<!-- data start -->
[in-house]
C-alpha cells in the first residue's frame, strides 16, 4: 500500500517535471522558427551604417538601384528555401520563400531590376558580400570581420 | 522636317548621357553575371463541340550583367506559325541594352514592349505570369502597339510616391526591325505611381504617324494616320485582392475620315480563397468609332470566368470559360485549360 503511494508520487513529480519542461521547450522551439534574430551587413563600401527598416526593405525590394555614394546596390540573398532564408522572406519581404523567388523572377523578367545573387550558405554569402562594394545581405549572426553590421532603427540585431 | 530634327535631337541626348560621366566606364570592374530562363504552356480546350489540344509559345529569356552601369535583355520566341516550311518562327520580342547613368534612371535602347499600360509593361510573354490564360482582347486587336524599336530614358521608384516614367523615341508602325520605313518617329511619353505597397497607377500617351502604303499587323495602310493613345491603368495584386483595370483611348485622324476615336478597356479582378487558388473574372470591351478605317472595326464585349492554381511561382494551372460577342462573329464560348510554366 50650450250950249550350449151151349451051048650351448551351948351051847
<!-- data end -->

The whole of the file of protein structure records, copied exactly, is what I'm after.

[in-house]
C-alpha cells in the first residue's frame, strides 16, 4: 500500500517535471522558427551604417538601384528555401520563400531590376558580400570581420 | 522636317548621357553575371463541340550583367506559325541594352514592349505570369502597339510616391526591325505611381504617324494616320485582392475620315480563397468609332470566368470559360485549360 503511494508520487513529480519542461521547450522551439534574430551587413563600401527598416526593405525590394555614394546596390540573398532564408522572406519581404523567388523572377523578367545573387550558405554569402562594394545581405549572426553590421532603427540585431 | 530634327535631337541626348560621366566606364570592374530562363504552356480546350489540344509559345529569356552601369535583355520566341516550311518562327520580342547613368534612371535602347499600360509593361510573354490564360482582347486587336524599336530614358521608384516614367523615341508602325520605313518617329511619353505597397497607377500617351502604303499587323495602310493613345491603368495584386483595370483611348485622324476615336478597356479582378487558388473574372470591351478605317472595326464585349492554381511561382494551372460577342462573329464560348510554366 50650450250950249550350449151151349451051048650351448551351948351051847